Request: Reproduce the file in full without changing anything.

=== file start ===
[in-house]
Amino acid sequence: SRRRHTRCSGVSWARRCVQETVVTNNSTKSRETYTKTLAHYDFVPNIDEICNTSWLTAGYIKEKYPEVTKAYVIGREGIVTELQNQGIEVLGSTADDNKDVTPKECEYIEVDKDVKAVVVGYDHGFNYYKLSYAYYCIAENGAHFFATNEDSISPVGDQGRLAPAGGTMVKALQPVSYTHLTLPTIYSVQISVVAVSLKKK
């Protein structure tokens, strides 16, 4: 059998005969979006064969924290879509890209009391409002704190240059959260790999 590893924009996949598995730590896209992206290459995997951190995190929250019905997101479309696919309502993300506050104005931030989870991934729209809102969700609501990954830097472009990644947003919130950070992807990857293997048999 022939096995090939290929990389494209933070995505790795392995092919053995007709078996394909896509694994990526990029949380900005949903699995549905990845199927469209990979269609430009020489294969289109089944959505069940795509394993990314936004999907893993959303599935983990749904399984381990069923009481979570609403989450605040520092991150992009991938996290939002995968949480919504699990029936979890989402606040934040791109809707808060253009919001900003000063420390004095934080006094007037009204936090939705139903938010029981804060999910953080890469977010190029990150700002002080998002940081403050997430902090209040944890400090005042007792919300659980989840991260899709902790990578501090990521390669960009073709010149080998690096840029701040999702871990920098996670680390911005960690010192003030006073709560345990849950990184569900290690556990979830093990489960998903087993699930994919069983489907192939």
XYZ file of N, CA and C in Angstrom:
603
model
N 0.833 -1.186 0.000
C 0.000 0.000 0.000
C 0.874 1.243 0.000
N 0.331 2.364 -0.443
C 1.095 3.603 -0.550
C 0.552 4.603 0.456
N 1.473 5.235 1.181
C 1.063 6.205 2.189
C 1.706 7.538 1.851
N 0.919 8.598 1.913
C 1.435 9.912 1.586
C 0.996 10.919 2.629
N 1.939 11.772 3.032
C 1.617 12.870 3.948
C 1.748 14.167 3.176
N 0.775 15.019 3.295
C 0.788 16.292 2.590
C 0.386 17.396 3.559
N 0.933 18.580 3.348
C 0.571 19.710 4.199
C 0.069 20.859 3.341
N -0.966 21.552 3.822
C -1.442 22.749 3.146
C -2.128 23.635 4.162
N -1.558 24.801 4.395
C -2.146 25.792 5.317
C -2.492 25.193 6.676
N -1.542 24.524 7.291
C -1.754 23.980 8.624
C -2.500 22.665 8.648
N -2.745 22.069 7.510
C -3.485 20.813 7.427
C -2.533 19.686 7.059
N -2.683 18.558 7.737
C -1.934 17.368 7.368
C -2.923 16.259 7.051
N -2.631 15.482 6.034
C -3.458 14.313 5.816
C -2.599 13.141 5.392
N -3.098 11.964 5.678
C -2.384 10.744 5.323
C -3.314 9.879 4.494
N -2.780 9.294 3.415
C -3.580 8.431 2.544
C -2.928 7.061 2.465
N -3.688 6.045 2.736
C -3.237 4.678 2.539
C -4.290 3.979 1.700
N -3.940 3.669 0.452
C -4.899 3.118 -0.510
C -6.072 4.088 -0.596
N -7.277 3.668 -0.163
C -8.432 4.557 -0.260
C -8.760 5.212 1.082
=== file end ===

[in-house]
Amino acid sequence: SRRRHTRCSGVSWARRCVQETVVTNNSTKSRETYTKTLAHYDFVPNIDEICNTSWLTAGYIKEKYPEVTKAYVIGREGIVTELQNQGIEVLGSTADDNKDVTPKECEYIEVDKDVKAVVVGYDHGFNYYKLSYAYYCIAENGAHFFATNEDSISPVGDQGRLAPAGGTMVKALQPVSYTHLTLPTIYSVQISVVAVSLKKK
């Protein structure tokens, strides 16, 4: 059998005969979006064969924290879509890209009391409002704190240059959260790999 590893924009996949598995730590896209992206290459995997951190995190929250019905997101479309696919309502993300506050104005931030989870991934729209809102969700609501990954830097472009990644947003919130950070992807990857293997048999 022939096995090939290929990389494209933070995505790795392995092919053995007709078996394909896509694994990526990029949380900005949903699995549905990845199927469209990979269609430009020489294969289109089944959505069940795509394993990314936004999907893993959303599935983990749904399984381990069923009481979570609403989450605040520092991150992009991938996290939002995968949480919504699990029936979890989402606040934040791109809707808060253009919001900003000063420390004095934080006094007037009204936090939705139903938010029981804060999910953080890469977010190029990150700002002080998002940081403050997430902090209040944890400090005042007792919300659980989840991260899709902790990578501090990521390669960009073709010149080998690096840029701040999702871990920098996670680390911005960690010192003030006073709560345990849950990184569900290690556990979830093990489960998903087993699930994919069983489907192939």
XYZ file of N, CA and C in Angstrom:
603
model
N 0.833 -1.186 0.000
C 0.000 0.000 0.000
C 0.874 1.243 0.000
N 0.331 2.364 -0.443
C 1.095 3.603 -0.550
C 0.552 4.603 0.456
N 1.473 5.235 1.181
C 1.063 6.205 2.189
C 1.706 7.538 1.851
N 0.919 8.598 1.913
C 1.435 9.912 1.586
C 0.996 10.919 2.629
N 1.939 11.772 3.032
C 1.617 12.870 3.948
C 1.748 14.167 3.176
N 0.775 15.019 3.295
C 0.788 16.292 2.590
C 0.386 17.396 3.559
N 0.933 18.580 3.348
C 0.571 19.710 4.199
C 0.069 20.859 3.341
N -0.966 21.552 3.822
C -1.442 22.749 3.146
C -2.128 23.635 4.162
N -1.558 24.801 4.395
C -2.146 25.792 5.317
C -2.492 25.193 6.676
N -1.542 24.524 7.291
C -1.754 23.980 8.624
C -2.500 22.665 8.648
N -2.745 22.069 7.510
C -3.485 20.813 7.427
C -2.533 19.686 7.059
N -2.683 18.558 7.737
C -1.934 17.368 7.368
C -2.923 16.259 7.051
N -2.631 15.482 6.034
C -3.458 14.313 5.816
C -2.599 13.141 5.392
N -3.098 11.964 5.678
C -2.384 10.744 5.323
C -3.314 9.879 4.494
N -2.780 9.294 3.415
C -3.580 8.431 2.544
C -2.928 7.061 2.465
N -3.688 6.045 2.736
C -3.237 4.678 2.539
C -4.290 3.979 1.700
N -3.940 3.669 0.452
C -4.899 3.118 -0.510
C -6.072 4.088 -0.596
N -7.277 3.668 -0.163
C -8.432 4.557 -0.260
C -8.760 5.212 1.082